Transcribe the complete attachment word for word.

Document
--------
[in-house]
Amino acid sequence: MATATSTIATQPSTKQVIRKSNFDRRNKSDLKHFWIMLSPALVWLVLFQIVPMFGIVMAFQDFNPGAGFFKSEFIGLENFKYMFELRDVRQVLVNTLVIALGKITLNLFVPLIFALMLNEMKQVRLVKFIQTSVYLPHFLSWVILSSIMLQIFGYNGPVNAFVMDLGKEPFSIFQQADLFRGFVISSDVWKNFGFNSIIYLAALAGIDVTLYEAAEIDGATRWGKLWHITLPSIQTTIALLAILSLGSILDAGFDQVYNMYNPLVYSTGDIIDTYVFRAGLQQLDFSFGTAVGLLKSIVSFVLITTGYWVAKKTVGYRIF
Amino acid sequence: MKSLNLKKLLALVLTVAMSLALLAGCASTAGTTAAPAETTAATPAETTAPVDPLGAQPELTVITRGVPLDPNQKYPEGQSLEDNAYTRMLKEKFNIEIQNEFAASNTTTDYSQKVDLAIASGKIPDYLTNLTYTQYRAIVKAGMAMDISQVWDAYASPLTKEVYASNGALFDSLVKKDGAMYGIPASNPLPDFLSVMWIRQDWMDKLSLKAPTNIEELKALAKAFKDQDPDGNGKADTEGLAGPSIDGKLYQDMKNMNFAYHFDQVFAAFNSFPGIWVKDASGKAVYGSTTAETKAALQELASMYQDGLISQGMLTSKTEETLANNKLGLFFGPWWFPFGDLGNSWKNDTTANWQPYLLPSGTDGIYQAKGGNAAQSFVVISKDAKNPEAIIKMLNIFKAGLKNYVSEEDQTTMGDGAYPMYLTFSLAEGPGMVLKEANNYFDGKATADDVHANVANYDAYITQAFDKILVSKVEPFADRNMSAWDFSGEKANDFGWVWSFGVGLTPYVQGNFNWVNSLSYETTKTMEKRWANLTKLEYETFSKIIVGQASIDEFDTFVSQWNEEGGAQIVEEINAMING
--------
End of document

[in-house]
Amino acid sequence: MATATSTIATQPSTKQVIRKSNFDRRNKSDLKHFWIMLSPALVWLVLFQIVPMFGIVMAFQDFNPGAGFFKSEFIGLENFKYMFELRDVRQVLVNTLVIALGKITLNLFVPLIFALMLNEMKQVRLVKFIQTSVYLPHFLSWVILSSIMLQIFGYNGPVNAFVMDLGKEPFSIFQQADLFRGFVISSDVWKNFGFNSIIYLAALAGIDVTLYEAAEIDGATRWGKLWHITLPSIQTTIALLAILSLGSILDAGFDQVYNMYNPLVYSTGDIIDTYVFRAGLQQLDFSFGTAVGLLKSIVSFVLITTGYWVAKKTVGYRIF
Amino acid sequence: MKSLNLKKLLALVLTVAMSLALLAGCASTAGTTAAPAETTAATPAETTAPVDPLGAQPELTVITRGVPLDPNQKYPEGQSLEDNAYTRMLKEKFNIEIQNEFAASNTTTDYSQKVDLAIASGKIPDYLTNLTYTQYRAIVKAGMAMDISQVWDAYASPLTKEVYASNGALFDSLVKKDGAMYGIPASNPLPDFLSVMWIRQDWMDKLSLKAPTNIEELKALAKAFKDQDPDGNGKADTEGLAGPSIDGKLYQDMKNMNFAYHFDQVFAAFNSFPGIWVKDASGKAVYGSTTAETKAALQELASMYQDGLISQGMLTSKTEETLANNKLGLFFGPWWFPFGDLGNSWKNDTTANWQPYLLPSGTDGIYQAKGGNAAQSFVVISKDAKNPEAIIKMLNIFKAGLKNYVSEEDQTTMGDGAYPMYLTFSLAEGPGMVLKEANNYFDGKATADDVHANVANYDAYITQAFDKILVSKVEPFADRNMSAWDFSGEKANDFGWVWSFGVGLTPYVQGNFNWVNSLSYETTKTMEKRWANLTKLEYETFSKIIVGQASIDEFDTFVSQWNEEGGAQIVEEINAMING